ACPO’s (Association of Chief Police Officers) head of crime, Merseyside Chief Constable Jon Murphy, has said that undercover Officers play a critical role gathering evidence and intelligence to protect communities from harm. He also described undercover work as being one of the most challenging areas of operational policing. The question is what is it like to be an undercover Officer?
When it comes to undercover work there are a lot of misconceptions and confusion, much of which is the result of films and TV shows.
First and foremost is the belief that any Police Officer wearing plain clothes and who is not wearing a suit is working undercover. Police Officers working in specialist investigatory roles tend to wear more casual clothes such as jeans and t-shirts. There are a variety of reasons for this. One of the main ones is that they may be called to carry out surveillance or observations on a person or property at short notice and it is not practical for them to repeatedly change in and out of uniform.
Officers working undercover wear clothes to suit the role they are portraying. An Officer posing as a heroin user would stand out a mile if they were wearing a suit. Similarly, an Officer attempting to buy ten stolen iPads would not get very far dressed in a dirty old tracksuit that had not seen the inside of a washing machine for some time.
The next popular misconception is that any Officer can work undercover at the drop of a hat and work right next door to the Police Station where they are based. The first stage in becoming an undercover Officer is the assessment. The assessment comprises a number of interviews and role playing exercises to see how the Officer reacts to various circumstances. Everyone who is successful at the assessment progresses onto the initial training course.
The training course
For obvious reasons, the details of undercover courses are shrouded in secrecy. They are run by serving and ex-undercover Officers to an agreed national standard and are widely acknowledged as being the most difficult course any Police Officer can undergo.
The candidates on the course are put through a series of increasingly challenging situations. To ensure accuracy, the basis of each situation is a repetition of one that has happened in real life. Although this has the benefit of allowing the assessors to see how the candidates handle real life situations, the Officers running the course allow each situation to unfold naturally and react to the candidate’s actions.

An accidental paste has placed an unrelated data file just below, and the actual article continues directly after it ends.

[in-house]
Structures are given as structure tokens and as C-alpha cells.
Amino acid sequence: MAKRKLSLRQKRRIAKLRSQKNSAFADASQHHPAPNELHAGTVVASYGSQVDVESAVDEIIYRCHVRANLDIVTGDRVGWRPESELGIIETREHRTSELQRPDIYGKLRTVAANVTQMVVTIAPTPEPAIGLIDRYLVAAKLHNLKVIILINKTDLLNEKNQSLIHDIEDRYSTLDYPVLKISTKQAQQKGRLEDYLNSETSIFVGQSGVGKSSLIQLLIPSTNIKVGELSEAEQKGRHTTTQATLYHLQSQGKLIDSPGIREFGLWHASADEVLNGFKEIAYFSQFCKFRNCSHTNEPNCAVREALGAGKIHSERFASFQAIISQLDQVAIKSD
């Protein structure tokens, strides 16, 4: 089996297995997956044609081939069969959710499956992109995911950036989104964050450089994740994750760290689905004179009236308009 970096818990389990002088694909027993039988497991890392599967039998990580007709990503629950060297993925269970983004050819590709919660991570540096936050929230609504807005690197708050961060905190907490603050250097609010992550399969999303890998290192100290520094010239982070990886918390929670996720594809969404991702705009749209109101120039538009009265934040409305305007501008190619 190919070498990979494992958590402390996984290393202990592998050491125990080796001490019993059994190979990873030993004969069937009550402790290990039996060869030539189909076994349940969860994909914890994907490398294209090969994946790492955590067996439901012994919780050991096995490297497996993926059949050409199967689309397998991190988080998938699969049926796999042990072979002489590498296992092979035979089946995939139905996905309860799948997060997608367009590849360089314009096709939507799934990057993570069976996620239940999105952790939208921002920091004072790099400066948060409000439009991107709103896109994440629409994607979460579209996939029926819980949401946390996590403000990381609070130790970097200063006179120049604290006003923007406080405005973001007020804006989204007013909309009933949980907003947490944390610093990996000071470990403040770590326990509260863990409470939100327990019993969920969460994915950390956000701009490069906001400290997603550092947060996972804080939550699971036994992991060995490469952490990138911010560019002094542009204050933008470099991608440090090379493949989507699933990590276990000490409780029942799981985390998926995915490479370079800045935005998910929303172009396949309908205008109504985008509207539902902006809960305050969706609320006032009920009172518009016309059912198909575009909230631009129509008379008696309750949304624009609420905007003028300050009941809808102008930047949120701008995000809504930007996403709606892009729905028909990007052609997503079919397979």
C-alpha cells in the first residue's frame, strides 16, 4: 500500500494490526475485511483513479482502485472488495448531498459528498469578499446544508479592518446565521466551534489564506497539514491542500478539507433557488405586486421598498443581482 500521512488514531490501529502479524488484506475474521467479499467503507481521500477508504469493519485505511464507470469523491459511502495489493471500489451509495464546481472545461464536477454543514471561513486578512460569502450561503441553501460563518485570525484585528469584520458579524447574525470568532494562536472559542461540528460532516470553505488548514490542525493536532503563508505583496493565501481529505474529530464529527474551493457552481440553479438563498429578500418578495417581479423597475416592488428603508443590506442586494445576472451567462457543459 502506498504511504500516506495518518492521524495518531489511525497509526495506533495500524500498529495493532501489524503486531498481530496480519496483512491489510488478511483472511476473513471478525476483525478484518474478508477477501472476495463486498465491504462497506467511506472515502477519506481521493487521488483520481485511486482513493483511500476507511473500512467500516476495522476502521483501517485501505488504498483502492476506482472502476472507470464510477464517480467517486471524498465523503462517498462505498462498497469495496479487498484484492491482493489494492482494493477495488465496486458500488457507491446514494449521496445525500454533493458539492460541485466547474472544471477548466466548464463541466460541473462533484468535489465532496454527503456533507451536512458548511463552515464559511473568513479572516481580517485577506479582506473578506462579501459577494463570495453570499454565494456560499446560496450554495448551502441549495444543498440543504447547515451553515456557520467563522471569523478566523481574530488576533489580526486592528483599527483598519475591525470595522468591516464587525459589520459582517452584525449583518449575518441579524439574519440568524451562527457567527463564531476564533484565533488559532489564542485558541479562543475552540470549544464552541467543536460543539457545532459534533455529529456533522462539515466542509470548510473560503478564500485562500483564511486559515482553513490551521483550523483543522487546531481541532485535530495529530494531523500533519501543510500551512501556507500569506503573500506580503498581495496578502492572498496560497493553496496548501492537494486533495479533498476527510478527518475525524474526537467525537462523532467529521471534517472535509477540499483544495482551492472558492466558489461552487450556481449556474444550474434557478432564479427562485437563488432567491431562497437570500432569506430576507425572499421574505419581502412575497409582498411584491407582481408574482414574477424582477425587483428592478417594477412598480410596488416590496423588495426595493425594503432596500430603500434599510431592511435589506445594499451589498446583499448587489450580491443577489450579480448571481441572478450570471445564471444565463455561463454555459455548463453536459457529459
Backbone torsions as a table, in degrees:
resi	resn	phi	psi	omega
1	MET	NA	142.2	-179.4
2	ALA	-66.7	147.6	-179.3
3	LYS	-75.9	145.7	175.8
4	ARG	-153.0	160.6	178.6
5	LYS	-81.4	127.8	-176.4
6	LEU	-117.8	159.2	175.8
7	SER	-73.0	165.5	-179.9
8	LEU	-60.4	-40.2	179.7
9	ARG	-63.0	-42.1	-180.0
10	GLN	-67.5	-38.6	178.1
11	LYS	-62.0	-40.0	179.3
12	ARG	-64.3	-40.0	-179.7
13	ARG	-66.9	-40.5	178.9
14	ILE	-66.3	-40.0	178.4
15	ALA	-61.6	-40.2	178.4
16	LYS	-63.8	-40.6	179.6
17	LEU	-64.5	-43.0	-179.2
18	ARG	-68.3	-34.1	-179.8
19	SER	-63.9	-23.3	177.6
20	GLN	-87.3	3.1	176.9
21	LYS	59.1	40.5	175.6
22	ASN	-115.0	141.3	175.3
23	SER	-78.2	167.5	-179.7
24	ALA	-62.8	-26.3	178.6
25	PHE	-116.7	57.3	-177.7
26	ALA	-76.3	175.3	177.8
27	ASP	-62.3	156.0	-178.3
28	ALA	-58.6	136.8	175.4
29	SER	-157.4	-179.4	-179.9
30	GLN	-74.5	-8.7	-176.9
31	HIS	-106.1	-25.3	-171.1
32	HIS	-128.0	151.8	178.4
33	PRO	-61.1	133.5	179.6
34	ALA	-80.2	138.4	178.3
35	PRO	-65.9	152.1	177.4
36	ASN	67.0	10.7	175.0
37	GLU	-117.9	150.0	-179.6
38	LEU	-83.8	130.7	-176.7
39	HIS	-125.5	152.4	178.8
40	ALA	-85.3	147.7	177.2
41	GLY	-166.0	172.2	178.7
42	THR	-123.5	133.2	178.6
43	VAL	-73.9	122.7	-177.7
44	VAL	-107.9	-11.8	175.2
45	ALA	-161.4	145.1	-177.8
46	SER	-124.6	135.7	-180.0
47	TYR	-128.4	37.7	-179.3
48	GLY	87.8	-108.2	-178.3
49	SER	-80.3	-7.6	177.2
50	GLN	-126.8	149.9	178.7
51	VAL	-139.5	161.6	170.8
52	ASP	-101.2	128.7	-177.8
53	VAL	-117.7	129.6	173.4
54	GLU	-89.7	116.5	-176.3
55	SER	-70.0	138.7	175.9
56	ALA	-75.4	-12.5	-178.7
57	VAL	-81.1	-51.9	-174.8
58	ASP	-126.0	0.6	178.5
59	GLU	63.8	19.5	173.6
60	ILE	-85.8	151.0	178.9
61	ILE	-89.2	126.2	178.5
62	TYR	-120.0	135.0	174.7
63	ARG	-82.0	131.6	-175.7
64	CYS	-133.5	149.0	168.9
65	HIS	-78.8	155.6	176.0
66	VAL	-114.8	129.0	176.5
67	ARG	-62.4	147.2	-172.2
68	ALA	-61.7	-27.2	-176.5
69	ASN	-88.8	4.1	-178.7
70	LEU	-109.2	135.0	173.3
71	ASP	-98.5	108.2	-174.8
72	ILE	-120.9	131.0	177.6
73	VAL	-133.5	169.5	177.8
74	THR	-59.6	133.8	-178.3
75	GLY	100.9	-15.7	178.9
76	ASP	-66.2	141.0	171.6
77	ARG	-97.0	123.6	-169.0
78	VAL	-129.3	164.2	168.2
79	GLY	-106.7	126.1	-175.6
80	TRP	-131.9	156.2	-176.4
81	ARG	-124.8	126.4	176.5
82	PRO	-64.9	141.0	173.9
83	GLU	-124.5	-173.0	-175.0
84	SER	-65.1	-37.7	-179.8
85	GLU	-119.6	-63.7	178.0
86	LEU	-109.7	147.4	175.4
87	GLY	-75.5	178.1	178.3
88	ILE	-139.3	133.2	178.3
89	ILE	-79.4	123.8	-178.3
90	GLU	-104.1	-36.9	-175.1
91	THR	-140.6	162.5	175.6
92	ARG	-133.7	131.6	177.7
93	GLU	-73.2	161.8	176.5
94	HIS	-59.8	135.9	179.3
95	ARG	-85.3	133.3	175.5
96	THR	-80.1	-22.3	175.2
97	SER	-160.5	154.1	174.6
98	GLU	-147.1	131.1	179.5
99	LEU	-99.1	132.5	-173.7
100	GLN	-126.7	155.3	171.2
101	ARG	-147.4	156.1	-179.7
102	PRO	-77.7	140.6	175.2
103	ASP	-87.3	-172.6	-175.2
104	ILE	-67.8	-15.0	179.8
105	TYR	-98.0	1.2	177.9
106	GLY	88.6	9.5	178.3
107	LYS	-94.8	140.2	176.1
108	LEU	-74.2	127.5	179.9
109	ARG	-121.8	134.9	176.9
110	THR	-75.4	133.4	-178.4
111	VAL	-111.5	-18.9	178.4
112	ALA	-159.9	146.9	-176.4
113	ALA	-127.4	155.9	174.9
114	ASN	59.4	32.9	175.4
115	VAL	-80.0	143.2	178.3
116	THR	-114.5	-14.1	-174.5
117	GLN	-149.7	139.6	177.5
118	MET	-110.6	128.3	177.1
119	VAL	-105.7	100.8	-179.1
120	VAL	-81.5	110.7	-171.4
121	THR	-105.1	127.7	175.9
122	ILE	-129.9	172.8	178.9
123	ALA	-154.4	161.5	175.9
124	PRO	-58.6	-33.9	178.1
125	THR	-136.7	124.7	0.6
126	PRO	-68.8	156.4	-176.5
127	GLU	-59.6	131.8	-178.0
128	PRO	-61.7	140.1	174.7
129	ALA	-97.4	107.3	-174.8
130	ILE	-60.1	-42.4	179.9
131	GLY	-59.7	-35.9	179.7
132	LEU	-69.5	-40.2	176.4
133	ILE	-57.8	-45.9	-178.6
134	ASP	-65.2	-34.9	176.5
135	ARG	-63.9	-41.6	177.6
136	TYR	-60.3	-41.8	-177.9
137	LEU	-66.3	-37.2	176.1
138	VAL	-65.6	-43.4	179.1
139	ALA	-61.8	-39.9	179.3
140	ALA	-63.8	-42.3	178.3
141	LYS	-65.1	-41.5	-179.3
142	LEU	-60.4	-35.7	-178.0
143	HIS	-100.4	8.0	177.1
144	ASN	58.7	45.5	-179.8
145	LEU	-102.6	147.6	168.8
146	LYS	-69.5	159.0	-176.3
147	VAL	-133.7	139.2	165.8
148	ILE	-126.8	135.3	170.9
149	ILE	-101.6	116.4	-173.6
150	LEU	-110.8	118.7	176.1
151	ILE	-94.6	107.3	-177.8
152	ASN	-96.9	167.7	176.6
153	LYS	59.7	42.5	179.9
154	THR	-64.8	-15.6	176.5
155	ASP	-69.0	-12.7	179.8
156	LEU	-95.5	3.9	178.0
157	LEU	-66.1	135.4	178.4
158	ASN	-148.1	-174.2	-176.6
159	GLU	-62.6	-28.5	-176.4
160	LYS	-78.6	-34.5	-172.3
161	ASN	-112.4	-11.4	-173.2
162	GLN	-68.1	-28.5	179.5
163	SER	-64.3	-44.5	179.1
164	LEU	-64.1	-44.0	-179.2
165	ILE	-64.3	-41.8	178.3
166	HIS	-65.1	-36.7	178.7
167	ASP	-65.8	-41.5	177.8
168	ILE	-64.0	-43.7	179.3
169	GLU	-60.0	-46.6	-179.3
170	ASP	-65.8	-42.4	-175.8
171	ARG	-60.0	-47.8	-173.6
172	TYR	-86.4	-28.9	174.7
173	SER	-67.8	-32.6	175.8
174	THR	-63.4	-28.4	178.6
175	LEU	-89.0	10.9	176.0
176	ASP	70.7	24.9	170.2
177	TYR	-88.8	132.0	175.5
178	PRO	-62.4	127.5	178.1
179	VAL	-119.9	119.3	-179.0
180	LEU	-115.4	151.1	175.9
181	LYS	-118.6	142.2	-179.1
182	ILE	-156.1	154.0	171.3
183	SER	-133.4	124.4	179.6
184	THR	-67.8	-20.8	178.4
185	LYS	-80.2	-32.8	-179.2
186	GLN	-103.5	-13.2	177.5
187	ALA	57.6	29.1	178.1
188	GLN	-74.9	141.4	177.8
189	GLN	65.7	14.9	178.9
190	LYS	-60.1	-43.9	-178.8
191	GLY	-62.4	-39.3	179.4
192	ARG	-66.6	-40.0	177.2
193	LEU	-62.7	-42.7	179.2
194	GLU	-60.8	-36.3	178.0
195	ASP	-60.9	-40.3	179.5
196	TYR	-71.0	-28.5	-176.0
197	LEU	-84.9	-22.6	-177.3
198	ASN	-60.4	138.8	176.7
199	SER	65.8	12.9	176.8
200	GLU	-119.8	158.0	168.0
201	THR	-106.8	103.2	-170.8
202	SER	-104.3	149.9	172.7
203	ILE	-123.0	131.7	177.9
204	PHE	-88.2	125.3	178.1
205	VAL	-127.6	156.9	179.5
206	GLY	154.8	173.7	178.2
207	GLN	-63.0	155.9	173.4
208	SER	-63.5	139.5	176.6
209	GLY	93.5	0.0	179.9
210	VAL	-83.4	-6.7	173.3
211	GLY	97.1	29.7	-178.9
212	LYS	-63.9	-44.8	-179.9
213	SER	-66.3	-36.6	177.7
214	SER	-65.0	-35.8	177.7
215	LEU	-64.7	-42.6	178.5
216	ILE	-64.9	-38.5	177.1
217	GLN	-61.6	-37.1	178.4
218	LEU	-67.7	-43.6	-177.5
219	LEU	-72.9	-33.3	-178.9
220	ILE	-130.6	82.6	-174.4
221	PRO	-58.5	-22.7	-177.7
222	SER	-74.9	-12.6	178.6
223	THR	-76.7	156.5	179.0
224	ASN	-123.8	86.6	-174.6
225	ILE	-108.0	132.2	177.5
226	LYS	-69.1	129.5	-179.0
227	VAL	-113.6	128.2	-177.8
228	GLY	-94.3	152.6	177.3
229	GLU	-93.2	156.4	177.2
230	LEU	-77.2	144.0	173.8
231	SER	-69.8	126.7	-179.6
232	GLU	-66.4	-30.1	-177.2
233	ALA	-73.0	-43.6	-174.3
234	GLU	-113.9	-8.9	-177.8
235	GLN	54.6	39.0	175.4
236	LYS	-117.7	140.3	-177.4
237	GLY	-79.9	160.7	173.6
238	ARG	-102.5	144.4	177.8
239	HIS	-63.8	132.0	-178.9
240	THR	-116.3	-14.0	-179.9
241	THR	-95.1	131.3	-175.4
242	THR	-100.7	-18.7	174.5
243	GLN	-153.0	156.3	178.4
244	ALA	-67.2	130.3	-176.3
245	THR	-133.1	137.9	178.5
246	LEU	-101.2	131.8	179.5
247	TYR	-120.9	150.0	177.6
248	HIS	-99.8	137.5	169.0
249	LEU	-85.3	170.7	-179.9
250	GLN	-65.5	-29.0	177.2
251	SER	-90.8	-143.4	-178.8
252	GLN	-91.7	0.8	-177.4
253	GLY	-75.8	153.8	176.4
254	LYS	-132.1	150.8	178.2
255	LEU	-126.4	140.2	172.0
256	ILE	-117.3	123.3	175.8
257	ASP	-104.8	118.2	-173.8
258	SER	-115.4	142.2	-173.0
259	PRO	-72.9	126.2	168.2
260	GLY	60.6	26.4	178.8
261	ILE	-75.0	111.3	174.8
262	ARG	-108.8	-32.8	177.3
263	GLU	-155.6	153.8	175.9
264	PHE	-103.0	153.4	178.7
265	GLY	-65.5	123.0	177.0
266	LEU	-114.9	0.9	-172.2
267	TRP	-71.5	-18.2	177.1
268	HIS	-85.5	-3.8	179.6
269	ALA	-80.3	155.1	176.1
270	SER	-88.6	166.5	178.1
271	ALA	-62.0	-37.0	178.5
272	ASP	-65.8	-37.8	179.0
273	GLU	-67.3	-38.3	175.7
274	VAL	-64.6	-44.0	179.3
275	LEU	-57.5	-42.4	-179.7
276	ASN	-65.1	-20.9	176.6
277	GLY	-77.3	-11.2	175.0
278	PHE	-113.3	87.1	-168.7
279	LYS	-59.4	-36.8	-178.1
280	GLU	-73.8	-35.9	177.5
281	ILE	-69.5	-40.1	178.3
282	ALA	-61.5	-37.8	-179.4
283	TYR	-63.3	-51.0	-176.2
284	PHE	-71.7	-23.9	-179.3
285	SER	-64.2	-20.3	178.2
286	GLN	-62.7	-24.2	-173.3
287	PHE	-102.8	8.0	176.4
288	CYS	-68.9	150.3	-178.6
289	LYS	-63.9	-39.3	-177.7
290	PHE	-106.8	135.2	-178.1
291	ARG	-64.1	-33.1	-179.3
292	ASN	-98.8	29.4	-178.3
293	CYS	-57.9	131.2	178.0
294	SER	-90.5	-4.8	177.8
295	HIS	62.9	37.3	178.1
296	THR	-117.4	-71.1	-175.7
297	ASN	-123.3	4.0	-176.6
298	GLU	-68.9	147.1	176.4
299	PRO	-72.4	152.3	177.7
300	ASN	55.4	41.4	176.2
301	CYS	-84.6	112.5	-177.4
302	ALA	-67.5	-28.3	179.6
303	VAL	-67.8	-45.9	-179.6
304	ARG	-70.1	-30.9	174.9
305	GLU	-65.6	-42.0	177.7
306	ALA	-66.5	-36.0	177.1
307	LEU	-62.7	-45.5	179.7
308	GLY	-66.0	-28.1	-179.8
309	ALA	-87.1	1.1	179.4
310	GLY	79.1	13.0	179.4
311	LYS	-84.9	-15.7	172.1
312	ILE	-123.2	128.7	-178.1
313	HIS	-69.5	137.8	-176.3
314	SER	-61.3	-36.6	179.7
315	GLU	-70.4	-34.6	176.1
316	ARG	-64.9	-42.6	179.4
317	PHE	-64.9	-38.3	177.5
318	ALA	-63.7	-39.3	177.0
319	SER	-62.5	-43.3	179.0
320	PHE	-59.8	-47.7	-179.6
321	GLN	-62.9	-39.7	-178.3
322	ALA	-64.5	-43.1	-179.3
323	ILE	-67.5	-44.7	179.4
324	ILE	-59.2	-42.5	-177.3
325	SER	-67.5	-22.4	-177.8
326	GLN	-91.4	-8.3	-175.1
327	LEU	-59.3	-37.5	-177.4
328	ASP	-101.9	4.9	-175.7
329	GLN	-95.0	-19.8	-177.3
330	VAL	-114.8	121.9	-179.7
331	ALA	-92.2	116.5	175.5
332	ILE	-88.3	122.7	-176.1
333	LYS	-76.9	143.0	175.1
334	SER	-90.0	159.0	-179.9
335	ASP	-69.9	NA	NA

Unfortunately for the candidates, the courses are run under “big boy’s rules” which means that there are no “safe words” to stop the exercise and on occasions, candidates have been known to suffer injuries after being assaulted or injured during the exercise. The people running the course act just like a criminal would in real life and if that includes resorting to physical violence then so be it. If the candidate cannot handle it in a training situation they will not be able to handle it in the real world.
In amongst the practical exercises, there are lengthy lessons on the legal aspects of being an undercover Officer. Although they work undercover, the Officers are still subject to the exact same laws as when they are working in uniform although undercover Officers have additional laws to work with such as acting as an agent provocateur which is something that regular officers do not have to even think about.
Most of the law in England and Wales falls into one of two categories: Statute law and common law. Statute law is law which has been compiled and passed by Parliament and is laid out for Judges to rule on. Common law has been handed down from the dawn of time and can come to exist through convention or judicial precedent. Examples of convention are the offences of murder and breach of the peace. The work of undercover officers is often affected by judicial precedent. This can often define what a word means and can only be over-ruled by a higher court. The main concern for undercover Officers are the rules covering entrapment and acting as an agent provocateur.
In short, they can act as criminals but cannot encourage the people are interacting with to carry out tasks they would not normally carry out themselves. The easiest way to explain it is to use an example of an undercover Officer trying to buy drugs.
The Officer cannot ask someone who supplies cannabis to supply heroin as this was not a drug they normally supply. To further confuse matters, the Officer has to ensure that they use the correct wording. Asking someone if they “have any heroin” is fine but asking if they “can get any” would mean that the Officer would be acting as an agent provocateur and encouraging the dealer to commit the offence of obtaining heroin to supply it to the Officer.
By Officer Z
See Part II here